Maimonides Hospital, FDNY: Boro Park Ped Islands Don’t Slow Response Times

Despite what Dov Hikind and Marcia Kramer say, the fire department reports no trouble navigating the new pedestrian refuge islands on Fort Hamilton Parkway.

Here’s something Marcia Kramer, Dov Hikind, and Marty Markowitz forgot to mention in all their accumulated lawsuit threats, media events, and TV coverage on the Fort Hamilton Parkway pedestrian refuges: FDNY and Maimonides hospital report that the project has not affected response times.

In opposing the pedestrian islands, designed to calm traffic and provide a safer crossing for Borough Park’s large senior population, Kramer, Hikind, and Markowitz have attempted to wrap themselves in the banner of public safety. They claim that the islands make it difficult for emergency vehicles to traverse the road, slowing response times to nearby Maimonides. According to Maimonides itself and the FDNY, however, their vehicles are able to move freely and respond to emergencies as effectively as ever.

“As far as the hospital is concerned, there has been no issue with delivering care,” Maimonides Assistant Vice President for Public Relations Eileen Tynan told Streetsblog. “Our ambulance drivers concur.” If medical care is suffering as a result of the pedestrian islands, it’s news to those providing care.

The FDNY similarly reported no problem with its fire trucks or ambulances navigating the redesigned Fort Hamilton Parkway and no threat to public safety. Said a fire department spokesperson by e-mail, “FDNY met with DOT regarding these ‘pedestrian refuge islands’ before they were installed. As with any project, any concerns would be discussed and fixed. I do not have any information that says our units cannot drive safely on Fort Hamilton Parkway.” FDNY EMTs and paramedics respond to 1.2 million emergencies citywide each year, or three a minute.

Dov Hikind’s office has not responded to requests for comment about the statements from Maimonides and FDNY.

One subset of emergency responders who may be influencing Hikind’s opposition to pedestrian safety infrastructure is Hatzolah, the Orthodox Jewish volunteer ambulance service. Hatzolah has petitioned the local community board to ask the city to take out the refuge islands, according to CBS 2.

Hatzolah CEO Rabbi David Cohen said it was a given that the refuges slow emergency vehicles. “It will increase response times,” he said. “You don’t need a transportation maven to tell you.” Cohen added that he didn’t have any hard measurement of increased response times, only driver testimony, and that no one had died as a result of the supposedly slower Hatzolah service.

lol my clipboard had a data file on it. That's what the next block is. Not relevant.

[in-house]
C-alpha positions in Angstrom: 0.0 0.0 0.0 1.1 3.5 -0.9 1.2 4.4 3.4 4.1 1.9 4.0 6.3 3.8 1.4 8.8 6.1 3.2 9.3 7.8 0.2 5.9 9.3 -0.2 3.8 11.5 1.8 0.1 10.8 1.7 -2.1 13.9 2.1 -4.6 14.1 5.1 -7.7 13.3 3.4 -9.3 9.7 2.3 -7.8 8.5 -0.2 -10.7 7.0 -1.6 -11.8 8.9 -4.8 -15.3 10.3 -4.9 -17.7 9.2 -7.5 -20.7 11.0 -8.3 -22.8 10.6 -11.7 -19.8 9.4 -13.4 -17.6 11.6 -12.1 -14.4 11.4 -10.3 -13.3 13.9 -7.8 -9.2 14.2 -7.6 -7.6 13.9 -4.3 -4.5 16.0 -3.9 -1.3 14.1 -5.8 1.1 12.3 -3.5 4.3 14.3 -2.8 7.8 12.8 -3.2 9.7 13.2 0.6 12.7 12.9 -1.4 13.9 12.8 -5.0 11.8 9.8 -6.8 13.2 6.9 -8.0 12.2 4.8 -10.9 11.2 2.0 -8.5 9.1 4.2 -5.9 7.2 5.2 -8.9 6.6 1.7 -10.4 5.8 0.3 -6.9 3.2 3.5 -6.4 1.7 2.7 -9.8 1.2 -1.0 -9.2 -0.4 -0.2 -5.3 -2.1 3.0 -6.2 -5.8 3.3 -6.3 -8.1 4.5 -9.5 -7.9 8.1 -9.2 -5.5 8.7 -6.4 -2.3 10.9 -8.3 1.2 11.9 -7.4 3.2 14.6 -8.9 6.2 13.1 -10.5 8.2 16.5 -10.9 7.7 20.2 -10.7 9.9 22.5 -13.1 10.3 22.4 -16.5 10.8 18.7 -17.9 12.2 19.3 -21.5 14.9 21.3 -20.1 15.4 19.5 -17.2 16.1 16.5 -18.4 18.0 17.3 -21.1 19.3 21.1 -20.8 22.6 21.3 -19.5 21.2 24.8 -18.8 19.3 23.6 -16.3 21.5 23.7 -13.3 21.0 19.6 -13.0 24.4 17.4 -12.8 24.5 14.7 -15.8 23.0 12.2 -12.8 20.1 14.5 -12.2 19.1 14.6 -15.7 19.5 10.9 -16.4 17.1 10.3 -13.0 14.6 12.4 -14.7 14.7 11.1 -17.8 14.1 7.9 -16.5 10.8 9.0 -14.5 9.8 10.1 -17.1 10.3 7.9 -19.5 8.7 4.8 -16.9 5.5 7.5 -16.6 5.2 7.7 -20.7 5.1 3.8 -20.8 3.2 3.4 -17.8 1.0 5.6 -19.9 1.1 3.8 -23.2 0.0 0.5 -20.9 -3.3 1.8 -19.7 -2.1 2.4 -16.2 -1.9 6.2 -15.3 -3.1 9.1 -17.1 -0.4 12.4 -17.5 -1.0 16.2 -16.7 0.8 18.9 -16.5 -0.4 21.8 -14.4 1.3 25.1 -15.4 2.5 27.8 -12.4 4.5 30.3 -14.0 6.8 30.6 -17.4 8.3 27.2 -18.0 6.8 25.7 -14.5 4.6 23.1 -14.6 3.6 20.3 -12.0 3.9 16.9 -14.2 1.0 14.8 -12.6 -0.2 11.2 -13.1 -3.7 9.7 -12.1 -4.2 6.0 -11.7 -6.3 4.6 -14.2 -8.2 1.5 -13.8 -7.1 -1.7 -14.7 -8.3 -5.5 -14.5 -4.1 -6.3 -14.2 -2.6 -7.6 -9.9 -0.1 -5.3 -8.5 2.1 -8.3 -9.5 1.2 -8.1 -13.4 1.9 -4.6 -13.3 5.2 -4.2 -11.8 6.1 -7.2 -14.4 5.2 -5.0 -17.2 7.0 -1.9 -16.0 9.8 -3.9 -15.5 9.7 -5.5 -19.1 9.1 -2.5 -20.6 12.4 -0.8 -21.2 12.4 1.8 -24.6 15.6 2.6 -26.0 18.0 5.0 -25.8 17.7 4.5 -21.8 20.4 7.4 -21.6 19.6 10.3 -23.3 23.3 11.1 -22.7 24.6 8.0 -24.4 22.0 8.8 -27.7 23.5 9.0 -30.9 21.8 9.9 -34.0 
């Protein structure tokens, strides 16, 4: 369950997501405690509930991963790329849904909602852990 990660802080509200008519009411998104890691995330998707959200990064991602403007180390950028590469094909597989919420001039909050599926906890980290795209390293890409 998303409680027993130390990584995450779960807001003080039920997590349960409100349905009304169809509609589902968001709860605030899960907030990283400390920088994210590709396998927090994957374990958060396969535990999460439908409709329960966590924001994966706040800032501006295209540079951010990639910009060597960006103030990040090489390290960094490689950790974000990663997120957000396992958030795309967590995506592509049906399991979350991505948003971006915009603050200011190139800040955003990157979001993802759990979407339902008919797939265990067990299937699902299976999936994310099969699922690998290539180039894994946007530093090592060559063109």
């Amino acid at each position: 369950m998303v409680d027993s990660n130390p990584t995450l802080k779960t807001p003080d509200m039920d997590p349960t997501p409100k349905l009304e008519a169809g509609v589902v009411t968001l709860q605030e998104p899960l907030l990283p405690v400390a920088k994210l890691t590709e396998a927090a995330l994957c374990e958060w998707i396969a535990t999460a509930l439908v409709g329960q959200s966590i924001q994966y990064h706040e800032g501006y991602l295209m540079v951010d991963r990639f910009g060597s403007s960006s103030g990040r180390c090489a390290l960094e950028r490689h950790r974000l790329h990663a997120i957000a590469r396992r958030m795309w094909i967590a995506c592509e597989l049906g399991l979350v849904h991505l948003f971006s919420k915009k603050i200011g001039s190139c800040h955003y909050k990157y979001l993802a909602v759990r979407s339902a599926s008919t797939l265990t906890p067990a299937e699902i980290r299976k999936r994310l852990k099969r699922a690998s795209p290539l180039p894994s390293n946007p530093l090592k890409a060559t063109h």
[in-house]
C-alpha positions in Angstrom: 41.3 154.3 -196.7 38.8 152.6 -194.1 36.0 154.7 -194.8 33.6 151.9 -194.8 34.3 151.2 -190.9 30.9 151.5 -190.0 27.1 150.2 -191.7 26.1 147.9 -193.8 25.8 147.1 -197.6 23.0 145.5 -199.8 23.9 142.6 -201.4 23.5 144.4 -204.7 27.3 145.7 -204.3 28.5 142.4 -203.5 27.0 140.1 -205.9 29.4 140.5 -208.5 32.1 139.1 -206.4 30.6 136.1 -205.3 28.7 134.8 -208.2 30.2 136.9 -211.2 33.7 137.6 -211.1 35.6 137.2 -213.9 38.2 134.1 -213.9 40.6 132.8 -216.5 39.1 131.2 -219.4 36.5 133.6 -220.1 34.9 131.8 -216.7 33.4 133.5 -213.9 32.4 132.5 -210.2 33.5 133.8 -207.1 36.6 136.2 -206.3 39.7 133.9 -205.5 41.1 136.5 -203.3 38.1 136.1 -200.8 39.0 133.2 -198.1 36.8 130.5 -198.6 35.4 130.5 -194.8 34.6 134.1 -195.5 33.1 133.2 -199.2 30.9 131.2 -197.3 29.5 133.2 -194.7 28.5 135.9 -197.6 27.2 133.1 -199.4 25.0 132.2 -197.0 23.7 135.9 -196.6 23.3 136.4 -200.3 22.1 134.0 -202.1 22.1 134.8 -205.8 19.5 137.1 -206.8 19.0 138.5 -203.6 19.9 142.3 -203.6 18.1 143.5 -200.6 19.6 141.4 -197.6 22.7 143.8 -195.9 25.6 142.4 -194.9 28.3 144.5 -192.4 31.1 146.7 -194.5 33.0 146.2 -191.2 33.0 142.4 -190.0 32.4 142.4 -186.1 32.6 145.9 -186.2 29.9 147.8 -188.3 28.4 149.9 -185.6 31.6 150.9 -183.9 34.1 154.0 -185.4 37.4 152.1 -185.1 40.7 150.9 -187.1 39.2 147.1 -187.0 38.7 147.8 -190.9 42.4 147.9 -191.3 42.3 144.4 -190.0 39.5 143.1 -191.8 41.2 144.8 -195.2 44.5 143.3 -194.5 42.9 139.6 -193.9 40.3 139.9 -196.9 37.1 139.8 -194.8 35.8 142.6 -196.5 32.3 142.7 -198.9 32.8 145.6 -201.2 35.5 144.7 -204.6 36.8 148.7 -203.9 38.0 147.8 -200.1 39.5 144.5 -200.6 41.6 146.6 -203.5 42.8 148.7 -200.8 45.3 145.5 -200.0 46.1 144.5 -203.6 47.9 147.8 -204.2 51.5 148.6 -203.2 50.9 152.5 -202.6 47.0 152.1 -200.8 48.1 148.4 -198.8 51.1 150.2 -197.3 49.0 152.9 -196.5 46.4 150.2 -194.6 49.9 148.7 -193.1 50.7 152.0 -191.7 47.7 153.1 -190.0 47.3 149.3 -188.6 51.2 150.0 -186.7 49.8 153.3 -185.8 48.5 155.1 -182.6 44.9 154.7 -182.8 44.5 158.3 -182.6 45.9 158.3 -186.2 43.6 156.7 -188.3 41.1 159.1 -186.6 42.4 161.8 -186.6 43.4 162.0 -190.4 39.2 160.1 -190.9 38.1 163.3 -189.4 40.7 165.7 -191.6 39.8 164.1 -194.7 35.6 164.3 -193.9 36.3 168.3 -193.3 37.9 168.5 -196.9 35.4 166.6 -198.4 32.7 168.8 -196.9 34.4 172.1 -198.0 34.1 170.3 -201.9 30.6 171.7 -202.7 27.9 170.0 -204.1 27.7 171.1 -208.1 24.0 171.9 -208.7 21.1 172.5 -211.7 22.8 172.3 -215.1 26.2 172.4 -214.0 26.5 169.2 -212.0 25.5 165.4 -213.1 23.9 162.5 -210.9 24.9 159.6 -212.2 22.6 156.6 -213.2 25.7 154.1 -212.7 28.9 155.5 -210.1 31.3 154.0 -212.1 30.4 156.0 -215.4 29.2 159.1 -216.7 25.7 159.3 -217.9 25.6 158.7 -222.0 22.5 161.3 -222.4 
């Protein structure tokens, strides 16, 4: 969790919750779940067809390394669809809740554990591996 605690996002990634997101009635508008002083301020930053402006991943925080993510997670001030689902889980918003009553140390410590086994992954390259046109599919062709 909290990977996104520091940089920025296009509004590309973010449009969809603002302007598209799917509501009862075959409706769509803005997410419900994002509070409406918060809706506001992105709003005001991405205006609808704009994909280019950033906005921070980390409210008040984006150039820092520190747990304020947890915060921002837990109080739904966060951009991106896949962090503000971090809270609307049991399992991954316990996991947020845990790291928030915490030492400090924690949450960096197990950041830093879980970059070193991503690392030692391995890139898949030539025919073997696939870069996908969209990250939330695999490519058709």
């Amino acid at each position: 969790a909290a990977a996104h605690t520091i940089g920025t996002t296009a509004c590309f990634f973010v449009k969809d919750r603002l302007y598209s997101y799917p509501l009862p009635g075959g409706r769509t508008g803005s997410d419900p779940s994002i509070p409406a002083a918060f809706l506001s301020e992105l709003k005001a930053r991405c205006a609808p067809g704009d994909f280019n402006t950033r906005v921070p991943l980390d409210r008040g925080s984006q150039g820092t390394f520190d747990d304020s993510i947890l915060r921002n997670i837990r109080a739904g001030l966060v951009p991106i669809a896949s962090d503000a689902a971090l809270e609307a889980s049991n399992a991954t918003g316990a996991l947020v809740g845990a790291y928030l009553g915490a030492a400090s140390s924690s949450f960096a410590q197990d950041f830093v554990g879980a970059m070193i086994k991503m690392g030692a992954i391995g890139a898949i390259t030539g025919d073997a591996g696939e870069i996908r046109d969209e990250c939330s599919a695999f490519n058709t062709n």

Cohen also brought up issues unrelated to emergency response, complaining that the refuge islands have made it harder for businesses to load and unload, and had slowed traffic for non-emergency drivers. “Quite frankly, it just increases driving times around,” he said. “A bottleneck is bad anywhere, and when it’s next to a hospital, that’s doubly bad.”

But the refuges have not removed any traffic lanes from the roadway, suggesting that any new traffic back-ups must be caused by double-parking, and the only effect on loading is that double-parkers cause inconvenience to the drivers behind them. It seems like Hatzolah, and the businesses Cohen spoke for, do not have a pedestrian refuge problem. They have a double-parking problem.

  • AlexB

    Thanks for looking into this.  Really makes it clear who’s making things up and who isn’t

  • S in Boro Park

    Marcia Kramer should be fired for so horribly misrepresenting FDNY this way.  

  • krstrois

    >>Cohen also brought up issues unrelated to emergency response, complaining that the refuge islands have made it harder for businesses to load and unload, and had slowed traffic for non-emergency drivers. “Quite frankly, it just increases driving times around,” he said. “A bottleneck is bad anywhere, and when it’s next to a hospital, that’s doubly bad.”